Dubai economy buoyed by greater business optimism, FDI and new licences in 2019
Number of business permits issued in the emirate grew 35% during the first four months
Greater business optimism, increased foreign investment flows and more business licenses issued in Dubai in the first four months of 2019 signal growing investor confidence in the emirate, the Department of Economic Development said.
The number of business licences issued grew 35 per cent from January through April to 9,489, compared with the same period last year, the DED said on Saturday. The Business Confidence Index also climbed to 117.8 points in the first quarter compared to 116.4 points in the prior-year period.
"Launching modern projects that promote trade and civilisation and bring in new investment opportunities is beginning to bear fruit as evident in the number of new licenses issued by the Department of Economic Development and the accelerated growth in the emirate," said Sami Al Qamzi, director general of the DED.
The improving economic indicators come as Dubai implements a series of measures to boost the economy, attract investors and create more jobs. Its non-oil trade rose 7 per cent year-on-year in the first quarter as volumes grew and exports from the commercial hub of the Middle East climbed sharply.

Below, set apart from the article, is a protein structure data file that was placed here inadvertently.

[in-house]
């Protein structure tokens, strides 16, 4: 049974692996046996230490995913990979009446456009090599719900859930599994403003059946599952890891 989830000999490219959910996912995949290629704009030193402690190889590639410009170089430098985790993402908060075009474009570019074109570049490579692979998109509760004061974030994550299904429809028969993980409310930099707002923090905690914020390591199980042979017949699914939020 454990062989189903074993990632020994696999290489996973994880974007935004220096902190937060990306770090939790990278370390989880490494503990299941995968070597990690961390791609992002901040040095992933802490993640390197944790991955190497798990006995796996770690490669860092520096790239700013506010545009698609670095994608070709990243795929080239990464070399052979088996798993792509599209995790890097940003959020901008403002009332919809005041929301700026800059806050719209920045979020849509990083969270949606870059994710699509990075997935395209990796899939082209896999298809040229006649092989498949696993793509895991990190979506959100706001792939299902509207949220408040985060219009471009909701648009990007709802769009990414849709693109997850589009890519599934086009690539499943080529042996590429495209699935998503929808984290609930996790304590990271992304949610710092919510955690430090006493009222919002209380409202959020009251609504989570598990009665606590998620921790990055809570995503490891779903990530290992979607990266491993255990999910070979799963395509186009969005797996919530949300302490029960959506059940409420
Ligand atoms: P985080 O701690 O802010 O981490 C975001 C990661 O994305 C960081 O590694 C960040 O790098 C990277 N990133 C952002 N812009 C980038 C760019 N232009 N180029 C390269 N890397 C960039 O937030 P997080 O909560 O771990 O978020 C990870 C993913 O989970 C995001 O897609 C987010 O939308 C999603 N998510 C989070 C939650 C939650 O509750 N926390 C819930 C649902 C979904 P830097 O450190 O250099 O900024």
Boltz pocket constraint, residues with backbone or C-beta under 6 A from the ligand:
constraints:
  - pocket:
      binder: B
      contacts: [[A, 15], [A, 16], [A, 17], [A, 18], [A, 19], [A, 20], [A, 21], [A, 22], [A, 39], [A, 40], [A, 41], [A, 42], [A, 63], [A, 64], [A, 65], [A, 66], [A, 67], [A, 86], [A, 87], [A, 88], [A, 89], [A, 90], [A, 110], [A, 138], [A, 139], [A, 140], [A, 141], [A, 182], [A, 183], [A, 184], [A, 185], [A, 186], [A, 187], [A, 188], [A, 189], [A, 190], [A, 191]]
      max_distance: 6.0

The Business Confidence Index showed that companies in the manufacturing sector were the most optimistic on volumes, profits and employment in the second quarter of 2019, the DED said. In general, companies that participated in the survey said they expect more profit and higher selling prices in the second quarter.
Total FDI into the emirate more than tripled in the first quarter to Dh22.2 billion compared with Dh7.3bn in the same period last year, according to the Dubai FDI Monitor of the Dubai Investment and Development Agency.
Tourism, a key sector in the emirate's economic diversification push, grew 2.2 per cent in the first quarter from the same period a year ago to 4.75 million visitors.
Dubai's inflation rate declined 3.7 per cent in the first quarter compared to an increase of 2.2 per cent in the prior-year period when VAT was implemented.
A drop in residential property prices has helped to make Dubai more competitive, leaving surplus funds for consumers to spend on other items, the DED said.
"Though falling prices of residential units has had a negative impact on real estate revenues, this, along with a series of initiatives adopted by the government of Dubai for the benefit of citizens and residents during mid-2018 has helped boost Dubai's competitiveness and consumer spending on other goods and services," it said.
The DED said it expects no additional implications for business costs or consumer spending this year from VAT, which was implemented last year.
"The implementation of VAT and subsequently companies registering in the tax net has resulted in a new cost for small- and medium-sized enterprises," it said. "However, the cost has come down over the following year and no additional implications are foreseen on business costs or consumer spending in 2019, which is further good news for growth."
Dubai introduced a series of measures last year to reduce the cost of doing business in sectors including aviation, real estate and education.
The emirate's economy is estimated to grow 2.1 per cent in 2019 and 3.8 per cent in 2020 driven by the Expo 2020, which is expected to contribute benefits to the tourism, telecommunications, financial services, transportation, real estate and retail.
Updated: June 16, 2019 11:37 AM